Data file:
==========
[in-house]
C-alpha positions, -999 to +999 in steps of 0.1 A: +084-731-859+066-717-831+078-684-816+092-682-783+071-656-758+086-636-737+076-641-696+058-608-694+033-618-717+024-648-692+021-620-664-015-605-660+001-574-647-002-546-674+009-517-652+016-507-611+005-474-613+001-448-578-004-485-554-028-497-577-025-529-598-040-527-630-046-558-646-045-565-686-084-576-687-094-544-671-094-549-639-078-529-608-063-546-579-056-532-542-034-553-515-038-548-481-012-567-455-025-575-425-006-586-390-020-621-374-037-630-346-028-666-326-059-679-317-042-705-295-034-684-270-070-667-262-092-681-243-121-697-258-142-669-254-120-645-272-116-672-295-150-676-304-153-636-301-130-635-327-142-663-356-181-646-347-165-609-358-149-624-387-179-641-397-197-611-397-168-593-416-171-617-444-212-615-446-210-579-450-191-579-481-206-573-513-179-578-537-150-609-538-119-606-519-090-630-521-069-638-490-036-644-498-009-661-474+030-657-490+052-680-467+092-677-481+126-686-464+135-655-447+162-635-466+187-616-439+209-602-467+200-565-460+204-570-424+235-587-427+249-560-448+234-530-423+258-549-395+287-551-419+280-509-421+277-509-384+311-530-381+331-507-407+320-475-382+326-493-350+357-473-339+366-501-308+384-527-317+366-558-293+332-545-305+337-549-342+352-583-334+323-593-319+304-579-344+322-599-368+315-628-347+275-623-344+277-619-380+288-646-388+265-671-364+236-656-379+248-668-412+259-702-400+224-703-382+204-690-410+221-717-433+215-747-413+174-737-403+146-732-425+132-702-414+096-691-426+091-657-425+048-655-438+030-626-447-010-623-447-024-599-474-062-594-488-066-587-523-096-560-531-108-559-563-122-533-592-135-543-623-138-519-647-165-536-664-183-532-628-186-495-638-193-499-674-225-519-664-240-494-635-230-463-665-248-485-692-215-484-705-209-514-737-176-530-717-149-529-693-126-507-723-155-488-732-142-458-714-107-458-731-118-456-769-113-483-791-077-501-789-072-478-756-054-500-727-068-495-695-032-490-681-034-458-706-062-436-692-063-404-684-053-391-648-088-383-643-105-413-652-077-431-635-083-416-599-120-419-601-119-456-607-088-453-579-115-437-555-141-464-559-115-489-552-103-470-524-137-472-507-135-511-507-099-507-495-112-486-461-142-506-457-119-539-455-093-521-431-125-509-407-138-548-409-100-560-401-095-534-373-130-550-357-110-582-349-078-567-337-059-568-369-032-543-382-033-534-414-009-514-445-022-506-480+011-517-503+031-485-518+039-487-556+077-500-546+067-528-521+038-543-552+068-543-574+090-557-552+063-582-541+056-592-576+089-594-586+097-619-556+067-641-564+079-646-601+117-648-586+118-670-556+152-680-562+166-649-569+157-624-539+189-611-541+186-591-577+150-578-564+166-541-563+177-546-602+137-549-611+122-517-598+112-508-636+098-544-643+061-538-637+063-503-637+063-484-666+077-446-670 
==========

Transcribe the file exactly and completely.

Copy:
[in-house]
C-alpha positions, -999 to +999 in steps of 0.1 A: +084-731-859+066-717-831+078-684-816+092-682-783+071-656-758+086-636-737+076-641-696+058-608-694+033-618-717+024-648-692+021-620-664-015-605-660+001-574-647-002-546-674+009-517-652+016-507-611+005-474-613+001-448-578-004-485-554-028-497-577-025-529-598-040-527-630-046-558-646-045-565-686-084-576-687-094-544-671-094-549-639-078-529-608-063-546-579-056-532-542-034-553-515-038-548-481-012-567-455-025-575-425-006-586-390-020-621-374-037-630-346-028-666-326-059-679-317-042-705-295-034-684-270-070-667-262-092-681-243-121-697-258-142-669-254-120-645-272-116-672-295-150-676-304-153-636-301-130-635-327-142-663-356-181-646-347-165-609-358-149-624-387-179-641-397-197-611-397-168-593-416-171-617-444-212-615-446-210-579-450-191-579-481-206-573-513-179-578-537-150-609-538-119-606-519-090-630-521-069-638-490-036-644-498-009-661-474+030-657-490+052-680-467+092-677-481+126-686-464+135-655-447+162-635-466+187-616-439+209-602-467+200-565-460+204-570-424+235-587-427+249-560-448+234-530-423+258-549-395+287-551-419+280-509-421+277-509-384+311-530-381+331-507-407+320-475-382+326-493-350+357-473-339+366-501-308+384-527-317+366-558-293+332-545-305+337-549-342+352-583-334+323-593-319+304-579-344+322-599-368+315-628-347+275-623-344+277-619-380+288-646-388+265-671-364+236-656-379+248-668-412+259-702-400+224-703-382+204-690-410+221-717-433+215-747-413+174-737-403+146-732-425+132-702-414+096-691-426+091-657-425+048-655-438+030-626-447-010-623-447-024-599-474-062-594-488-066-587-523-096-560-531-108-559-563-122-533-592-135-543-623-138-519-647-165-536-664-183-532-628-186-495-638-193-499-674-225-519-664-240-494-635-230-463-665-248-485-692-215-484-705-209-514-737-176-530-717-149-529-693-126-507-723-155-488-732-142-458-714-107-458-731-118-456-769-113-483-791-077-501-789-072-478-756-054-500-727-068-495-695-032-490-681-034-458-706-062-436-692-063-404-684-053-391-648-088-383-643-105-413-652-077-431-635-083-416-599-120-419-601-119-456-607-088-453-579-115-437-555-141-464-559-115-489-552-103-470-524-137-472-507-135-511-507-099-507-495-112-486-461-142-506-457-119-539-455-093-521-431-125-509-407-138-548-409-100-560-401-095-534-373-130-550-357-110-582-349-078-567-337-059-568-369-032-543-382-033-534-414-009-514-445-022-506-480+011-517-503+031-485-518+039-487-556+077-500-546+067-528-521+038-543-552+068-543-574+090-557-552+063-582-541+056-592-576+089-594-586+097-619-556+067-641-564+079-646-601+117-648-586+118-670-556+152-680-562+166-649-569+157-624-539+189-611-541+186-591-577+150-578-564+166-541-563+177-546-602+137-549-611+122-517-598+112-508-636+098-544-643+061-538-637+063-503-637+063-484-666+077-446-670 